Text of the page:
Extreme Makeover Home Edition is an ABC's ratings juggernaut. Each week, the show takes a family that is far down on their luck, and helps them by making over their home to a tricked out extreme. A home renovation that would normally take months happens in just seven days. Camera crews record the magic as it happens, and great editing makes us feel as though each family is being given a gift from heaven.
It's a heart-wrenching, feel-good-about-yourself-and-what-you-can-do-for-the-community kind of show that has made its star, Ty Pennington, rich and famous.
Anyone can apply. And, who wouldn't want to be the family that is chosen for this big break? Because you don't just wind up with a brand new, tricked-out house, you also get to be on TV.
And in our all-video, all-the-time world, being on a hit reality TV show is a fantastic opportunity.
Unless you can't afford the house you wind up with.
That's the rough lesson Brian Wofford is learning. Extreme Makeover Home Edition selected Wofford's home and made over his home for free five years ago. The show took the 1,212 square foot home and turned it into a 4,337-square foot "mini-mansion," complete with a jacuzzi big enough for 10 people.
A chiropractor, Wofford then mortgaged the Encino, California property to the tune of $770,000 with several cash-out refinancings.
The widowed father of six applied for a loan modification back in 2007, stopped making mortgage payments this year, and was facing a foreclosure sale on December 14th. According to the San Diego Union Tribune, media attention may have played a factor in getting OneWest Bank to offer Wofford a three-month trial loan modification that will hopefully be made permanent.
Wofford is one of a half-dozen families who benefitted from Extreme Makeover Home Edition's generosity but then later found themselves unable to afford higher property tax, utility and maintenance bills.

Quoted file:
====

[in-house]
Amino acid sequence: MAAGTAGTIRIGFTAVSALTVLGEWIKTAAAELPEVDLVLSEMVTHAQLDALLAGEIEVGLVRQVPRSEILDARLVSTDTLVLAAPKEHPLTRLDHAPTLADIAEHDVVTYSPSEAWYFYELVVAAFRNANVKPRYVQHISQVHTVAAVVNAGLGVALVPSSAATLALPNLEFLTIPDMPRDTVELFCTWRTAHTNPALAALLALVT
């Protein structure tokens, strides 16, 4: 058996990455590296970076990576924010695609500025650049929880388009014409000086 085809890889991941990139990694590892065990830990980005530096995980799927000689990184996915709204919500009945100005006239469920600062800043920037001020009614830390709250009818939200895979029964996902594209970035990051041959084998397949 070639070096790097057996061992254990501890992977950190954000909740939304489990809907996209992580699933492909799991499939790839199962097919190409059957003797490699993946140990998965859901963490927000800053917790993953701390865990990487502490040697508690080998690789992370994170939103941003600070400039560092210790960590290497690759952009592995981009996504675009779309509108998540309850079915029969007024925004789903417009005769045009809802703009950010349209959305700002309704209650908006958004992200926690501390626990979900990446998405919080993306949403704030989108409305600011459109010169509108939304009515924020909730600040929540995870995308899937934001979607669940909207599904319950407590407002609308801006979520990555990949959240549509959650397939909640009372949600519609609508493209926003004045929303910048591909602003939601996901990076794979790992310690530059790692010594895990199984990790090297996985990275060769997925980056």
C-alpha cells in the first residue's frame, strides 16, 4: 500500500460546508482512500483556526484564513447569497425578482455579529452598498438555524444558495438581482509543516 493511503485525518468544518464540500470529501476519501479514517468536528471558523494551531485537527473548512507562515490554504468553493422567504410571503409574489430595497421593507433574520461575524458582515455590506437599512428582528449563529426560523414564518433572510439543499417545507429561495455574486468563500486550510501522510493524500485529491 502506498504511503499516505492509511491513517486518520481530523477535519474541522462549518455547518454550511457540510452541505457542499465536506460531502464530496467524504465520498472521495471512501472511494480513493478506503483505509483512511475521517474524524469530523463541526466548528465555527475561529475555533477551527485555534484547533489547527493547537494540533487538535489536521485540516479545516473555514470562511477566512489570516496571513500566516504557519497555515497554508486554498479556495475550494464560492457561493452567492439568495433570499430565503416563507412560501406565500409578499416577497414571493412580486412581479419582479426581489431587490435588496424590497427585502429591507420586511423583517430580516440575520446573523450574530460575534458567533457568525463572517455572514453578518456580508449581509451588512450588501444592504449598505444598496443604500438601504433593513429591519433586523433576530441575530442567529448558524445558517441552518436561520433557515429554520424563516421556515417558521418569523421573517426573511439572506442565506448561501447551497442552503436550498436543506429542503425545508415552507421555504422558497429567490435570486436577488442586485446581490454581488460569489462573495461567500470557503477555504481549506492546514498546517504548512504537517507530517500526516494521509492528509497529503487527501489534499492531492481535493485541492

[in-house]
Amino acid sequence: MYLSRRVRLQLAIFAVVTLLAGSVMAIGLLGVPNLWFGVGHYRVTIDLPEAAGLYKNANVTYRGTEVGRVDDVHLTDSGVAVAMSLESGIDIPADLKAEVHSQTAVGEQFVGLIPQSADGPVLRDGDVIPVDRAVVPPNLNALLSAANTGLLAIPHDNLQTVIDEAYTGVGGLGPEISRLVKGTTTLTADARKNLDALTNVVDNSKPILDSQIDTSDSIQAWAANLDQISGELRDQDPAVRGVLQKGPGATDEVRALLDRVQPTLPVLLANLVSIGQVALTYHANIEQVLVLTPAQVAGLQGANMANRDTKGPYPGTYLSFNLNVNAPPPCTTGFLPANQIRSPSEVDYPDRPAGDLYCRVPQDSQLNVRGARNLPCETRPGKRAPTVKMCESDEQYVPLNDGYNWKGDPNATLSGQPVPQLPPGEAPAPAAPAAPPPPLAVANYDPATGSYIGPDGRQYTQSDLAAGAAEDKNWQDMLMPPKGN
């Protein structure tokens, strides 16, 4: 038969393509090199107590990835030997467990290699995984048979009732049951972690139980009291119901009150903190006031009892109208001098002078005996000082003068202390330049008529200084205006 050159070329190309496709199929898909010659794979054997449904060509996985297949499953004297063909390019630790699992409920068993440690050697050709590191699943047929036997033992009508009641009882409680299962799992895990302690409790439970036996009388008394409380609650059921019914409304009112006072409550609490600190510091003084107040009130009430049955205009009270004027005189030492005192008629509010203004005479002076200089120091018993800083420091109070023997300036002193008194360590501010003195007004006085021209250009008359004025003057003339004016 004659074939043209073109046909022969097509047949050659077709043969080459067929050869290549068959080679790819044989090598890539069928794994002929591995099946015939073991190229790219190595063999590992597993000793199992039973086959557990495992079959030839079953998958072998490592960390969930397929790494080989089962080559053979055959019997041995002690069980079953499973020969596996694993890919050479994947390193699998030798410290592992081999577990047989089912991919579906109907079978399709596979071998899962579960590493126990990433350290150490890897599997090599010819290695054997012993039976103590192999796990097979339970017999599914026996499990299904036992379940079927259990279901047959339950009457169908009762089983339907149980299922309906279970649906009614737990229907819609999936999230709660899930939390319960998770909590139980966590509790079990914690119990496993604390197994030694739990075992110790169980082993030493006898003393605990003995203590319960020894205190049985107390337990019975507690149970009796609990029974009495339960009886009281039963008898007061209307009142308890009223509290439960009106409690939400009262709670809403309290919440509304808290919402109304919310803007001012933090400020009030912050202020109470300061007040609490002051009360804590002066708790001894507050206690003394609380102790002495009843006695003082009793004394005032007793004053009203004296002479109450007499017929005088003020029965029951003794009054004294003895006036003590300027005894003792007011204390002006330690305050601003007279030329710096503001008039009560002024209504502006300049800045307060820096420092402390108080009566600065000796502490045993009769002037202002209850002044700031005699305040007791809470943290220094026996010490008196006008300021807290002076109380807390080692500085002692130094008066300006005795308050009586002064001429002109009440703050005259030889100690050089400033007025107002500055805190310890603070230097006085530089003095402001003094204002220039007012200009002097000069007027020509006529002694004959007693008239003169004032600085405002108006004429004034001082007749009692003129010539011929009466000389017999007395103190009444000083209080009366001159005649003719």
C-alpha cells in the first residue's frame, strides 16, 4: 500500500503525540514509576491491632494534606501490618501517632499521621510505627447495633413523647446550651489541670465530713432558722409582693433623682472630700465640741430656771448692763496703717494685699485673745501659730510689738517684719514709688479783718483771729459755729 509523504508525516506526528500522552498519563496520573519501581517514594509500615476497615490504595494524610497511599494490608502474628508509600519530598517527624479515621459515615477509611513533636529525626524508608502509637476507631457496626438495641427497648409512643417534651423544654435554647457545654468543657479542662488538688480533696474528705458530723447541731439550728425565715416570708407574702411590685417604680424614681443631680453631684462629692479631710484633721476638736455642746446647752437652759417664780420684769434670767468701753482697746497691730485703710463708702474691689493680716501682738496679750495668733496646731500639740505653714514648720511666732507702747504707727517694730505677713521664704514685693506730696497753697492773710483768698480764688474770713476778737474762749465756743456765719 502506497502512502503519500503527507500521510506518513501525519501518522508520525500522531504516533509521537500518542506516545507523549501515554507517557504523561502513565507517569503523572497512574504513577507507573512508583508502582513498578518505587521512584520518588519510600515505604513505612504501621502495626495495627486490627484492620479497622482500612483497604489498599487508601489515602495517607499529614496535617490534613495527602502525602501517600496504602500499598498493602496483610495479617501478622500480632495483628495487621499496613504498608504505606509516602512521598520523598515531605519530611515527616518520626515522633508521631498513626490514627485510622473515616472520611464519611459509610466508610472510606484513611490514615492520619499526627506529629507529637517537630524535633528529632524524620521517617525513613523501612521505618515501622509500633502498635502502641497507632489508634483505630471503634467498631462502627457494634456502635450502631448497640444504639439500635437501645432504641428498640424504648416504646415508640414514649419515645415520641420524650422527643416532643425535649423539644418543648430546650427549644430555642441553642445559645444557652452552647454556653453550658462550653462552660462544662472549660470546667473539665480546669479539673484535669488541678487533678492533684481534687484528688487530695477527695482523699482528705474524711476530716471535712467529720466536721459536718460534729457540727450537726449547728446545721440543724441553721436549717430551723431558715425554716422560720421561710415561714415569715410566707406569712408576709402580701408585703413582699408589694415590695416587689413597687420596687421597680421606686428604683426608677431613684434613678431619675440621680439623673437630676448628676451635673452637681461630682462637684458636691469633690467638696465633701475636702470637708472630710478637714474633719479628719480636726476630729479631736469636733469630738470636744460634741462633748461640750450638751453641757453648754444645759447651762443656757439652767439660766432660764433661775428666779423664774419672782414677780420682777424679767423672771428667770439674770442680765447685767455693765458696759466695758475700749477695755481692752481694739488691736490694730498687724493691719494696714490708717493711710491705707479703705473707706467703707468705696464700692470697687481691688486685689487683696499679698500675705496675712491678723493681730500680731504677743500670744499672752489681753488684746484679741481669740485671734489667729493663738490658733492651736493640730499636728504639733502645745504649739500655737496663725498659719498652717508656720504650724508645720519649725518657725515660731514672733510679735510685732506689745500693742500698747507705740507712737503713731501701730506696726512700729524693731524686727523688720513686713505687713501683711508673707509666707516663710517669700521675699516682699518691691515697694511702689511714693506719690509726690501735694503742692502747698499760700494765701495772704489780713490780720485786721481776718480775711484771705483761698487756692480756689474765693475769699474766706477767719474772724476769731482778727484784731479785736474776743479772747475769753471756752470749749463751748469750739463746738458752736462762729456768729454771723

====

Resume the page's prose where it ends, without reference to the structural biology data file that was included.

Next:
It is an unhappy ending that isn't that uncommon when it comes to TV winnings. A spokesperson from Extreme Makeover Home Edition says the show offers its families financial counseling to try to help them understand what they're facing.
It happens on other shows as well. Few of the families that win the HGTV Dream Home can afford to make the payments on their fabulous new home and pay the taxes owed. That's because the IRS treats your winnings as income. (For more details on what the IRS considers to be taxable income, see Publication 525.)
So if an HGTV Dream Home is worth $2 million, and you win it, the IRS will simply add the appraised value of the property to your annual income and expect you to pay taxes at the highest marginal rate.
Unless you're a millionaire, you'll have a hard time coming up with around $700,000 for state and local taxes. Some of the new homeowners get a mortgage on the property to pay for the tax bill, but you'll also have higher insurance, utility, property tax, and maintenance bills to contend with each year.
Game show contestants and reality show participants love to win stuff, but all television show struggle with the question of the inevitable tax bill. Whether you win on "The Price Is Right" or "Oprah," the only way to write a happy ending is to understand how much you're really winning, how much it will really cost you, and how big a piece Uncle Sam will ultimately take.
Ilyce R. Glink is the author of several books, including 100 Questions Every First-Time Home Buyer Should Ask. She blogs about money and real estate at ThinkGlink.com.